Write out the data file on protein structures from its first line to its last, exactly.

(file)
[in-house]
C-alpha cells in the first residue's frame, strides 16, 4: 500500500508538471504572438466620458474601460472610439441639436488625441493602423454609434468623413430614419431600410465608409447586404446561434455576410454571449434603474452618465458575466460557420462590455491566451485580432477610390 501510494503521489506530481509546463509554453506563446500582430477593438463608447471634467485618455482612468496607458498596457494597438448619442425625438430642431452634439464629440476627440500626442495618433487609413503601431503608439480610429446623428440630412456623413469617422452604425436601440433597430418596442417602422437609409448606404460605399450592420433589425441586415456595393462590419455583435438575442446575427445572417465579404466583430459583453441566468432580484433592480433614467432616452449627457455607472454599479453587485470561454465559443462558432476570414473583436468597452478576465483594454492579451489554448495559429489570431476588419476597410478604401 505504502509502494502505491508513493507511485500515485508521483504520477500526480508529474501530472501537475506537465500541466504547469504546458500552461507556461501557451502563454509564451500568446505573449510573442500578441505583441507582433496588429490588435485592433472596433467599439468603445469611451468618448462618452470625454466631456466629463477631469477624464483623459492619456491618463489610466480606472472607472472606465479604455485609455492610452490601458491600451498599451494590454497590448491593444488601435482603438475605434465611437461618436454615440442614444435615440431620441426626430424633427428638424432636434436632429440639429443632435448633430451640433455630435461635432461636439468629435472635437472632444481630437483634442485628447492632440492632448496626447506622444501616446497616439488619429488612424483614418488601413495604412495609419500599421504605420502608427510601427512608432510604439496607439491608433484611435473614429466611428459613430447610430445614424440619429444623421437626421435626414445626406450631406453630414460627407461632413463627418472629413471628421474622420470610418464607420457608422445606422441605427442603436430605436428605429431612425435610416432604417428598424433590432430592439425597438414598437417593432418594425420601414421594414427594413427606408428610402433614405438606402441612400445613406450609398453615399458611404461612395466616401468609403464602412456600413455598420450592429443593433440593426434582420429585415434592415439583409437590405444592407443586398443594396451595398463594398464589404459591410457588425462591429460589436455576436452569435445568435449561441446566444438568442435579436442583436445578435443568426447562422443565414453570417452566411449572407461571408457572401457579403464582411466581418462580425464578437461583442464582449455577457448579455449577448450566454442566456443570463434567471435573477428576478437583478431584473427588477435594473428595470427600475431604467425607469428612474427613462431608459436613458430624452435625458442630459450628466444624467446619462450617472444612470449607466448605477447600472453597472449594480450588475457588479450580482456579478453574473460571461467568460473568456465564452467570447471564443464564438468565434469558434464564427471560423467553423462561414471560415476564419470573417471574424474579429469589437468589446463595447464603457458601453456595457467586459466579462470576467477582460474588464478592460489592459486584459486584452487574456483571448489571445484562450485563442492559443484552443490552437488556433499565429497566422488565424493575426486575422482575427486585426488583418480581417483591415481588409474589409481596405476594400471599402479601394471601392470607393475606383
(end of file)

[in-house]
C-alpha cells in the first residue's frame, strides 16, 4: 500500500508538471504572438466620458474601460472610439441639436488625441493602423454609434468623413430614419431600410465608409447586404446561434455576410454571449434603474452618465458575466460557420462590455491566451485580432477610390 501510494503521489506530481509546463509554453506563446500582430477593438463608447471634467485618455482612468496607458498596457494597438448619442425625438430642431452634439464629440476627440500626442495618433487609413503601431503608439480610429446623428440630412456623413469617422452604425436601440433597430418596442417602422437609409448606404460605399450592420433589425441586415456595393462590419455583435438575442446575427445572417465579404466583430459583453441566468432580484433592480433614467432616452449627457455607472454599479453587485470561454465559443462558432476570414473583436468597452478576465483594454492579451489554448495559429489570431476588419476597410478604401 505504502509502494502505491508513493507511485500515485508521483504520477500526480508529474501530472501537475506537465500541466504547469504546458500552461507556461501557451502563454509564451500568446505573449510573442500578441505583441507582433496588429490588435485592433472596433467599439468603445469611451468618448462618452470625454466631456466629463477631469477624464483623459492619456491618463489610466480606472472607472472606465479604455485609455492610452490601458491600451498599451494590454497590448491593444488601435482603438475605434465611437461618436454615440442614444435615440431620441426626430424633427428638424432636434436632429440639429443632435448633430451640433455630435461635432461636439468629435472635437472632444481630437483634442485628447492632440492632448496626447506622444501616446497616439488619429488612424483614418488601413495604412495609419500599421504605420502608427510601427512608432510604439496607439491608433484611435473614429466611428459613430447610430445614424440619429444623421437626421435626414445626406450631406453630414460627407461632413463627418472629413471628421474622420470610418464607420457608422445606422441605427442603436430605436428605429431612425435610416432604417428598424433590432430592439425597438414598437417593432418594425420601414421594414427594413427606408428610402433614405438606402441612400445613406450609398453615399458611404461612395466616401468609403464602412456600413455598420450592429443593433440593426434582420429585415434592415439583409437590405444592407443586398443594396451595398463594398464589404459591410457588425462591429460589436455576436452569435445568435449561441446566444438568442435579436442583436445578435443568426447562422443565414453570417452566411449572407461571408457572401457579403464582411466581418462580425464578437461583442464582449455577457448579455449577448450566454442566456443570463434567471435573477428576478437583478431584473427588477435594473428595470427600475431604467425607469428612474427613462431608459436613458430624452435625458442630459450628466444624467446619462450617472444612470449607466448605477447600472453597472449594480450588475457588479450580482456579478453574473460571461467568460473568456465564452467570447471564443464564438468565434469558434464564427471560423467553423462561414471560415476564419470573417471574424474579429469589437468589446463595447464603457458601453456595457467586459466579462470576467477582460474588464478592460489592459486584459486584452487574456483571448489571445484562450485563442492559443484552443490552437488556433499565429497566422488565424493575426486575422482575427486585426488583418480581417483591415481588409474589409481596405476594400471599402479601394471601392470607393475606383